So, back to our replication of reality. Make the scenarios as close to the real thing as possible. Bring in outside actors who will authentically play the role required. Make the surrounding area a replica of the environment they´ll potentially and actually be present in when these events may take place. Place obstacles and barriers in whatever format – physical, emotional, mental, psychological – that challenge their perception. Here´s where distractions, always and forever present in real-life circumstance, that cover the gamut of senses can greatly benefit a student´s focus and attention.

Auditory distractions that drown-out sound, create split-attention, fog thinking. Visual distractions that prevent easier one-to-one solutions or focusing on the profile of a single person. Kinesthetic distractions that cause discomfort, spatial lack-of-preference, or connect to previous event-struggles. With a calm hand, this can be an incredible learning experience for the student which gets them out of in-the-box thinking from the one-dimensional solutions to always three-dimensional problems avenue most seem to peddle with their top-5, top-10, 3-things to global-success methodologies.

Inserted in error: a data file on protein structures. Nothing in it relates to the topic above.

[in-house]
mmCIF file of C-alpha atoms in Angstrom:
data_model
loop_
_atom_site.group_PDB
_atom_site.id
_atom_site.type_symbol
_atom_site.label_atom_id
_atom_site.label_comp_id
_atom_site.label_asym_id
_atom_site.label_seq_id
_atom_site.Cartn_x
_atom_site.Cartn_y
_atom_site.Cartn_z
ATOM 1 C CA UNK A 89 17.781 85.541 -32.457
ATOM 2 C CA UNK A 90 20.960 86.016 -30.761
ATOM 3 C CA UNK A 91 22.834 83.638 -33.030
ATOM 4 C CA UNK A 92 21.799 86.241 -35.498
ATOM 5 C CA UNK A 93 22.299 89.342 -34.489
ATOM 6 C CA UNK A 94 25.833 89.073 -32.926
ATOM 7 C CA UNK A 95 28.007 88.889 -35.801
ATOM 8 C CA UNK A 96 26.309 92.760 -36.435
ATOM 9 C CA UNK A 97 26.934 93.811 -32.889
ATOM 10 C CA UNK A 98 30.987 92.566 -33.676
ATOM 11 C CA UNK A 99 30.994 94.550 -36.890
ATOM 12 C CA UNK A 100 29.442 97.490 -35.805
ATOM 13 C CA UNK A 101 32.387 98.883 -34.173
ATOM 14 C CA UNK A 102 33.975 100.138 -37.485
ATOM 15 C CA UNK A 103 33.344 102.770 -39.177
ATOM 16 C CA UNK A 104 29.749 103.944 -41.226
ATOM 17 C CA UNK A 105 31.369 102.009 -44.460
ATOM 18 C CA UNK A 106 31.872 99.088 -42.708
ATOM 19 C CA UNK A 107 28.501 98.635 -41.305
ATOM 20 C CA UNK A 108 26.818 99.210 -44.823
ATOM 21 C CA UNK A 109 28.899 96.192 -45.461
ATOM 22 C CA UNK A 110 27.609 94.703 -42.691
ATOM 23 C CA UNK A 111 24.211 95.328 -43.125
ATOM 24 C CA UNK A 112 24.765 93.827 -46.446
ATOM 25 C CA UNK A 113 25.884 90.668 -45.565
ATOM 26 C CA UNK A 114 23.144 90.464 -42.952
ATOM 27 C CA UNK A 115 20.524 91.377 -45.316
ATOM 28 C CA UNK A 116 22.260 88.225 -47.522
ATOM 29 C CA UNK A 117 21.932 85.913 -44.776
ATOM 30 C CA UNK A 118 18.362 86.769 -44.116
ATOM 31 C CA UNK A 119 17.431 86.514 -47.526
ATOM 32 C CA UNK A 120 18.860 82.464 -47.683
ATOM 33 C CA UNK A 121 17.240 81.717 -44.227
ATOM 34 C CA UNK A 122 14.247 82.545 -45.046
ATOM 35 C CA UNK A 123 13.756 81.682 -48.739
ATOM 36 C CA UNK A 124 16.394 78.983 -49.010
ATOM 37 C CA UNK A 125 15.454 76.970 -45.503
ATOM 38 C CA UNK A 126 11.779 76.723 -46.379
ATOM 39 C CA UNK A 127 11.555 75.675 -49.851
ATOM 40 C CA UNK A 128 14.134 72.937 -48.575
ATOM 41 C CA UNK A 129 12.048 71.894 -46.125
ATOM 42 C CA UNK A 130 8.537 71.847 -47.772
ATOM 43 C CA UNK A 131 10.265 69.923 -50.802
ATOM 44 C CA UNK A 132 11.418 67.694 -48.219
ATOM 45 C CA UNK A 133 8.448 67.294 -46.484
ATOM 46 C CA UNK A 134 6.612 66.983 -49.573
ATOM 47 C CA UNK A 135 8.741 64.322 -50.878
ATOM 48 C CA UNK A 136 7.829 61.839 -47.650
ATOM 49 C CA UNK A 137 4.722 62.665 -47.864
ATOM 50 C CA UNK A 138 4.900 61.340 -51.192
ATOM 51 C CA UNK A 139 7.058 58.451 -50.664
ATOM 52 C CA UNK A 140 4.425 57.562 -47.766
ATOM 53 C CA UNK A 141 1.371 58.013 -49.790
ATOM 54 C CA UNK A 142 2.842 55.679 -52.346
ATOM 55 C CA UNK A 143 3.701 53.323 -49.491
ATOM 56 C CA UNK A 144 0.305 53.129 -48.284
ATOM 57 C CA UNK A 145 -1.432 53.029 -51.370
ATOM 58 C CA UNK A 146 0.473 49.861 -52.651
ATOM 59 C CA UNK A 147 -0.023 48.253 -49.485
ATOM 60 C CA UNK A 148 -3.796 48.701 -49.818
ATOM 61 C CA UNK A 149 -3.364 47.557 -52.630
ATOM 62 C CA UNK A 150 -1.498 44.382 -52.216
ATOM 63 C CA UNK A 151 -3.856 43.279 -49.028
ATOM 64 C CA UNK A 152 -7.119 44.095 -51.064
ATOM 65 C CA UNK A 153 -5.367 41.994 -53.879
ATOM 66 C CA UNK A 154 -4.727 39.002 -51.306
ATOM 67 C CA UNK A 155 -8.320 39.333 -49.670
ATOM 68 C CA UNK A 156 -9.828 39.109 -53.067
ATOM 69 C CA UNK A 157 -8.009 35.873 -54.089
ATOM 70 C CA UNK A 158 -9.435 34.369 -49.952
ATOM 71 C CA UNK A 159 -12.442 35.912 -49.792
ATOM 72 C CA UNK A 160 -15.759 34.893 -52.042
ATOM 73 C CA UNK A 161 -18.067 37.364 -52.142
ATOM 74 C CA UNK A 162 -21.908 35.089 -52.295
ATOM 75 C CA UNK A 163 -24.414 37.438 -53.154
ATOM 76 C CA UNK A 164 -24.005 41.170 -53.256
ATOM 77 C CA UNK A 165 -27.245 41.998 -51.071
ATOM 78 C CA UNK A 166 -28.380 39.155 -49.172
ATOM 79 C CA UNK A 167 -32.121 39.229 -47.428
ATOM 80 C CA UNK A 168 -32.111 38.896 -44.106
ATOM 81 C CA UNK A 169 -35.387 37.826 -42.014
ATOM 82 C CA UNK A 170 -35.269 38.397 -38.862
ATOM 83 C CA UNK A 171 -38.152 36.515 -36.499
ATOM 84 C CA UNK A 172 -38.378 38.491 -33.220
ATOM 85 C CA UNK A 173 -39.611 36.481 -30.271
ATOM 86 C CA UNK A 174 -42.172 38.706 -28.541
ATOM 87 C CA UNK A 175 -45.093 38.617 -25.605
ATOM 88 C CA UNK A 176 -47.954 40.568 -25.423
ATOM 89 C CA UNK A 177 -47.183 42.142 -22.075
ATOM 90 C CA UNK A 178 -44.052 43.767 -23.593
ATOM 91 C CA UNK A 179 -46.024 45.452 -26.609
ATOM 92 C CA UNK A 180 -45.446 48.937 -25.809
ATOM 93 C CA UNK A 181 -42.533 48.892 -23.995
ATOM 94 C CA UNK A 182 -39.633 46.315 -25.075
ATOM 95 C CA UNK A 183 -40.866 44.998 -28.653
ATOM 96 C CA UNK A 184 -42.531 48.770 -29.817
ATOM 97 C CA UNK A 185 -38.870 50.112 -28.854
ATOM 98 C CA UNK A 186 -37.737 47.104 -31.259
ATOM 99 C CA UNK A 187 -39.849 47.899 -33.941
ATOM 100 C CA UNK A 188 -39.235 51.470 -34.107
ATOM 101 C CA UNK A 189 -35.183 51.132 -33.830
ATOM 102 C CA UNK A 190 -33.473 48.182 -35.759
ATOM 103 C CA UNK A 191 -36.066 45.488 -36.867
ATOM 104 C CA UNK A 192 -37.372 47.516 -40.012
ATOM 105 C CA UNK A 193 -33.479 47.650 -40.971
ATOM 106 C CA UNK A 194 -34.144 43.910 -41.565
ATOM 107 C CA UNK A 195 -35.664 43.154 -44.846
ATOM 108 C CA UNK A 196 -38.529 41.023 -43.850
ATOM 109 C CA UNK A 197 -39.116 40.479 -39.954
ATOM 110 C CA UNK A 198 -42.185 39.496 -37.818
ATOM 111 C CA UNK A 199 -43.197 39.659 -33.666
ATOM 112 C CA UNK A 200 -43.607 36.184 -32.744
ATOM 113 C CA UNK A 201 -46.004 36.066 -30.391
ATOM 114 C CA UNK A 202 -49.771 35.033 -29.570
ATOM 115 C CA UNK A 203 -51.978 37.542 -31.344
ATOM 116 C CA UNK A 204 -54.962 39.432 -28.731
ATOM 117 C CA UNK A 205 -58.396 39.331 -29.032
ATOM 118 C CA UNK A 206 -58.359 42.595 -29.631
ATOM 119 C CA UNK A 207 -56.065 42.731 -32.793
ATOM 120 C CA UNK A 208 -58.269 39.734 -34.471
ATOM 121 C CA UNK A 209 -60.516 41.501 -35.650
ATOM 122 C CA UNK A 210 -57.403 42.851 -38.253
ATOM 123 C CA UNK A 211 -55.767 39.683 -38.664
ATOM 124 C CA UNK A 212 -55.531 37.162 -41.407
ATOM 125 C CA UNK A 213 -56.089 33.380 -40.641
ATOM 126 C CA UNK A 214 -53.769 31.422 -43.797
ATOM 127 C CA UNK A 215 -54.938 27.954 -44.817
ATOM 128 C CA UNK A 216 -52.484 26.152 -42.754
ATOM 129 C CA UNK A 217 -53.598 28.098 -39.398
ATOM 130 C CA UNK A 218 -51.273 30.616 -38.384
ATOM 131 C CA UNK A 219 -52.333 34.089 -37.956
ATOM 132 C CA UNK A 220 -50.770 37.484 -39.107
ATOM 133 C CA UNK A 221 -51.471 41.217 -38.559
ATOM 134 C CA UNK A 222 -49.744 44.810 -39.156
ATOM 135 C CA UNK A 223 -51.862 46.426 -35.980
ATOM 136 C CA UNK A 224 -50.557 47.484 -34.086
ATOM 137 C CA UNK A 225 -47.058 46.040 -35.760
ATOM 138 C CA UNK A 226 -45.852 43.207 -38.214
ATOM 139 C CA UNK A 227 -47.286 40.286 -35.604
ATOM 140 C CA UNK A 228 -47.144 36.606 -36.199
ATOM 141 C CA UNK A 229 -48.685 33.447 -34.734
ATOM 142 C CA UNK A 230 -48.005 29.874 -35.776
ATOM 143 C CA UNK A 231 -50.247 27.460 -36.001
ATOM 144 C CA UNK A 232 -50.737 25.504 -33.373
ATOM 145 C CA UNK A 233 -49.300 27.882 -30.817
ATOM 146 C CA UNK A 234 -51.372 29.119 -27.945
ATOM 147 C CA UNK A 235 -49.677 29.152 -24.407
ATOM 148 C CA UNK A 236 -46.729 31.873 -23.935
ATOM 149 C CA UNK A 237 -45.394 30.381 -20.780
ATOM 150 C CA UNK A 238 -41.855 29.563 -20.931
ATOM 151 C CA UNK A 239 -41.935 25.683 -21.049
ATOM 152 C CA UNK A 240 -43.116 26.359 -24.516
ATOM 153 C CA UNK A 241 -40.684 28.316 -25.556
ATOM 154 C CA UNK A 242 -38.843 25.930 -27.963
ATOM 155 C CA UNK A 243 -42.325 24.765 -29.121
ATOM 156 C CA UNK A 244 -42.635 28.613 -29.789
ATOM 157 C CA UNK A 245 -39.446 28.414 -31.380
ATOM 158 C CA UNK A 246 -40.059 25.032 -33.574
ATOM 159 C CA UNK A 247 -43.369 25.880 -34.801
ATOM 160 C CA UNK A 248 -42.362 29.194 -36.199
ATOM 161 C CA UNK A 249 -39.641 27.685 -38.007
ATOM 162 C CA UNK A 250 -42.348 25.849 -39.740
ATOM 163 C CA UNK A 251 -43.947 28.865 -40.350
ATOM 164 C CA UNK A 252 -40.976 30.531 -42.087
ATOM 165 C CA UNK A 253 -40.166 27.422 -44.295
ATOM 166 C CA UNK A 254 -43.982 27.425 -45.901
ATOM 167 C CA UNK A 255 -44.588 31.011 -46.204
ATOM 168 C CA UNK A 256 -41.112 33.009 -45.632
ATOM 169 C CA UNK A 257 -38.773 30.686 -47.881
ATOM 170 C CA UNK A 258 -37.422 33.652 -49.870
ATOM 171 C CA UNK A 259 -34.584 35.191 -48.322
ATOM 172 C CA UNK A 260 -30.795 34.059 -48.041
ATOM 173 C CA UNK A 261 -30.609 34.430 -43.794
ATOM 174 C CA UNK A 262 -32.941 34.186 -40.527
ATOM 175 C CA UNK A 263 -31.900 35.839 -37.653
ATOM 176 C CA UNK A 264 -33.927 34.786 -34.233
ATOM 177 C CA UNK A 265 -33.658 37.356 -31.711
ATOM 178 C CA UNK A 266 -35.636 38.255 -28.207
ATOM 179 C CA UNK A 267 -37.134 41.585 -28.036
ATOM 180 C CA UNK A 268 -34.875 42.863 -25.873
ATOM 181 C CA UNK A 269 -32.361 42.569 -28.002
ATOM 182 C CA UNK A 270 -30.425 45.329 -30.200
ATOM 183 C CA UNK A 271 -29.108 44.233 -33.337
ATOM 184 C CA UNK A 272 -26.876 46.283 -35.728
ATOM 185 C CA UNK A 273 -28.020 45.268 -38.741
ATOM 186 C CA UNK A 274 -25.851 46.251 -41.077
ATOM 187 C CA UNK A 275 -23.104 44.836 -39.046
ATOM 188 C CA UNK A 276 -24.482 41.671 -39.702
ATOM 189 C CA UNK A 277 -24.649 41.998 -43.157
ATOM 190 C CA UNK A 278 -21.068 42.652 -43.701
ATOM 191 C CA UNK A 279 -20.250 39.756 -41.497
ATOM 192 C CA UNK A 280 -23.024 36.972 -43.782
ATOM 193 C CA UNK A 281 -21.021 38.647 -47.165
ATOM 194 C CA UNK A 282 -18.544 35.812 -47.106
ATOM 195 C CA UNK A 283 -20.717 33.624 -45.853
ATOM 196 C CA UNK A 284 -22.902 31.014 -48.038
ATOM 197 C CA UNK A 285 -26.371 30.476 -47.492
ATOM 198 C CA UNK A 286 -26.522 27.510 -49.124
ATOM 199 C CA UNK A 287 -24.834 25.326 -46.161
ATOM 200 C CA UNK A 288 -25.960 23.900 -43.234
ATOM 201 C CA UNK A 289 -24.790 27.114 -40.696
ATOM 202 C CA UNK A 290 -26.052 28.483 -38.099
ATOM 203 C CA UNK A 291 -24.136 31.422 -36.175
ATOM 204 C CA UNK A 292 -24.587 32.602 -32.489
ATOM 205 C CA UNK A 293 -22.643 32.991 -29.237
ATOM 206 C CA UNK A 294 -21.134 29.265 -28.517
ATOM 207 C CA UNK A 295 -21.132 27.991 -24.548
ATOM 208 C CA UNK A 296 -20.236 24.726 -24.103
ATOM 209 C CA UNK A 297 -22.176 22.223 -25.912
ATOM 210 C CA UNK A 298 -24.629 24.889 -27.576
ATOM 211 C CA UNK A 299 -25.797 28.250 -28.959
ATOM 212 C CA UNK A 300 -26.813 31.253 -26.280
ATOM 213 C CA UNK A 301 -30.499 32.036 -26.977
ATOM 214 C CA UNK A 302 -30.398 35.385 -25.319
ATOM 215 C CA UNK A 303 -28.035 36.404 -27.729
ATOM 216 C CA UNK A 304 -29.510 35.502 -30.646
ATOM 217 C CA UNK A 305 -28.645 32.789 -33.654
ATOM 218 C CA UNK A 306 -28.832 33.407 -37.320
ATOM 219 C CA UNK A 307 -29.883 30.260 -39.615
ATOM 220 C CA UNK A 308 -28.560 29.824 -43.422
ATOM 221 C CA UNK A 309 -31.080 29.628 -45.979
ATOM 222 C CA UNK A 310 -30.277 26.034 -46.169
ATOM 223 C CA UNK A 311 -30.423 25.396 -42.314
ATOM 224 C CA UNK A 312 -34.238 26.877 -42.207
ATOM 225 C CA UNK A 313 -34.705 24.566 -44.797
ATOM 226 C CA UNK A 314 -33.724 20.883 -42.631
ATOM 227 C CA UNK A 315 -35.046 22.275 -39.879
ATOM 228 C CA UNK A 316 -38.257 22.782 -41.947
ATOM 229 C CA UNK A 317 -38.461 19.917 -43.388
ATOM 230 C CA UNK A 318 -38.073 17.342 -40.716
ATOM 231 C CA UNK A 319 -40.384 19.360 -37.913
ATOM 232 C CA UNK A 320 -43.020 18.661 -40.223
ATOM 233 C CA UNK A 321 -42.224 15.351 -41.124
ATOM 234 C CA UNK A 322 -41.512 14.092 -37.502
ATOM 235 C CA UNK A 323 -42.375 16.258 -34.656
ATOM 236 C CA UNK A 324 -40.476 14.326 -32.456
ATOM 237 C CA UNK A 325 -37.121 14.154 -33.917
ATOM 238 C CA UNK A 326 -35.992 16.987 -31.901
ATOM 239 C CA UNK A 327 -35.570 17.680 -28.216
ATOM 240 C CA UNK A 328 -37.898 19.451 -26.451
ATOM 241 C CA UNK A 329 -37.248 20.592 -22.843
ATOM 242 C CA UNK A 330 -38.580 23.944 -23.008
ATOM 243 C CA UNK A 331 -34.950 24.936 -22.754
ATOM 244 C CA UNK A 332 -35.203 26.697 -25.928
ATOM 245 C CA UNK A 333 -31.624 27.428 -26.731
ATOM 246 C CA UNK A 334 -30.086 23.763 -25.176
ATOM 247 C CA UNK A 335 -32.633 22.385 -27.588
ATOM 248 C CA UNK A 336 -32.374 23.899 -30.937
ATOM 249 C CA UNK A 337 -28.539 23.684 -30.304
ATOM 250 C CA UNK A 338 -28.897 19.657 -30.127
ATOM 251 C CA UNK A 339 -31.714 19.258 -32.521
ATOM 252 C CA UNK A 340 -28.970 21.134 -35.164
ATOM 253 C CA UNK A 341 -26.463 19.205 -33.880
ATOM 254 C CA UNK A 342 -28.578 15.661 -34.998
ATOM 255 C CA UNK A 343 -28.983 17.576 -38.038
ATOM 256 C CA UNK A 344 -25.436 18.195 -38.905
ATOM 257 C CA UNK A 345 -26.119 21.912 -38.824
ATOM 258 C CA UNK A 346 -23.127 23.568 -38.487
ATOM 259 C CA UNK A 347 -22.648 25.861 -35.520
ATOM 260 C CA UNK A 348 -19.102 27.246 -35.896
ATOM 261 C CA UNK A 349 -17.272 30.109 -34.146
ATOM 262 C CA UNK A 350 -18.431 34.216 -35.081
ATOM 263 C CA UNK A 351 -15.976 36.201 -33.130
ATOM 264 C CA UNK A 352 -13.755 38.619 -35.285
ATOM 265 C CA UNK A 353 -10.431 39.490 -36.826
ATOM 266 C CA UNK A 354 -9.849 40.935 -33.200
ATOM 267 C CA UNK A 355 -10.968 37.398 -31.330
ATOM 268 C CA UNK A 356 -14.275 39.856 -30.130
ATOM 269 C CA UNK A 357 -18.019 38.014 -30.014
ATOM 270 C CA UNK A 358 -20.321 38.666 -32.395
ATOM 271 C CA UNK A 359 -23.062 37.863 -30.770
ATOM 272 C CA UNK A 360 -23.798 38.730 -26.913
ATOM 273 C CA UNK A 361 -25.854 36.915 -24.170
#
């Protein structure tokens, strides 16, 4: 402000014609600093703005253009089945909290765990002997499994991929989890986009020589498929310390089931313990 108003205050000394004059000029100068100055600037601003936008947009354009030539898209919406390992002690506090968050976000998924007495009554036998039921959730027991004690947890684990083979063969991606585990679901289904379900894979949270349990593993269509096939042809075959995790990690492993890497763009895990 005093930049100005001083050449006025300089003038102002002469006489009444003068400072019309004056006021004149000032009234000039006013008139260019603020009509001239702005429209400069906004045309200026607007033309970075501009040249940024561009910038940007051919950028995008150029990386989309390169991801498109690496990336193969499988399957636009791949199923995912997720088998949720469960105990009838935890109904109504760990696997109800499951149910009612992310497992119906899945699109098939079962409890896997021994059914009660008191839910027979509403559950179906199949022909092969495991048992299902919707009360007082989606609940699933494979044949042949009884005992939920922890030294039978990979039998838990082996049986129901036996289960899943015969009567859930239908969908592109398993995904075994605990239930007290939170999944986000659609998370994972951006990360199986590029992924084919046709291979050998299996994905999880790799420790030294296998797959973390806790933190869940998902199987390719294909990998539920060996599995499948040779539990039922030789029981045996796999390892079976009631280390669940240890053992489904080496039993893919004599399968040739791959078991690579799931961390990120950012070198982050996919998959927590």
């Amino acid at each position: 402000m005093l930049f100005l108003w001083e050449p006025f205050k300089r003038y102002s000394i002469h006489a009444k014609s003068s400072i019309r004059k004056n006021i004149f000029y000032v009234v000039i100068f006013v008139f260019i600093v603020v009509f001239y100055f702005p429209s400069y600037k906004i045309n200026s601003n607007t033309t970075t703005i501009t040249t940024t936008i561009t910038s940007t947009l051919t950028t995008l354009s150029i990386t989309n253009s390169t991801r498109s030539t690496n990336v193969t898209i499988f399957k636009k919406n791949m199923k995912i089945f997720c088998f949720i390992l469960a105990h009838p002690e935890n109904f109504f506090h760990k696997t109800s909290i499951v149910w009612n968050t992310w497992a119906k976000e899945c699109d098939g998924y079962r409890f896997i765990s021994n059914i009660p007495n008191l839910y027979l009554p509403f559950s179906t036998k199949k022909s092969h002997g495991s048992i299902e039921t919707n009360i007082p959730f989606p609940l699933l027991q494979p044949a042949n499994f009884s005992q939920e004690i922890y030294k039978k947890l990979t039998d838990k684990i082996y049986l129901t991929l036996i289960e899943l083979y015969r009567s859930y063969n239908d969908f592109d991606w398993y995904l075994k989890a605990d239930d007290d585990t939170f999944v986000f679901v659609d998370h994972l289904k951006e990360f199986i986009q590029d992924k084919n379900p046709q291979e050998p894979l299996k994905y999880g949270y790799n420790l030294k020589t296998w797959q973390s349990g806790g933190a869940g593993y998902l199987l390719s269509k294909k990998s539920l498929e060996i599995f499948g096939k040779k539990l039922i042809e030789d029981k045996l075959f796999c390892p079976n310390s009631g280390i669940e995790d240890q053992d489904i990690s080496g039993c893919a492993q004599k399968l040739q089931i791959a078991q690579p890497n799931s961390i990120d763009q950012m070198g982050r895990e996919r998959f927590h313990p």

I can´t impart how important it is to give that post-exercise feedback, roundtable discussion, point-counterpoint, and detoxing-session that grounds the entire exercise and makes people willingly want to participate without fear of being chastised, judged, or critiqued by peers and superiors. Ask them how they felt, what they felt they would do differently the next round, what alternate strategies could have yielded success, what positives they exhibited, what their emotions and thoughts were doing and their physiological state during, and some strategies on how in the future that could be mitigated most effectively. If it becomes a macho dissection, mockery, with laughter and disrespect, it does more than just ruin the exercise, it runs the direct risk of countering the exact thing it was supposed to be building and create a very adverse-effect in the participant.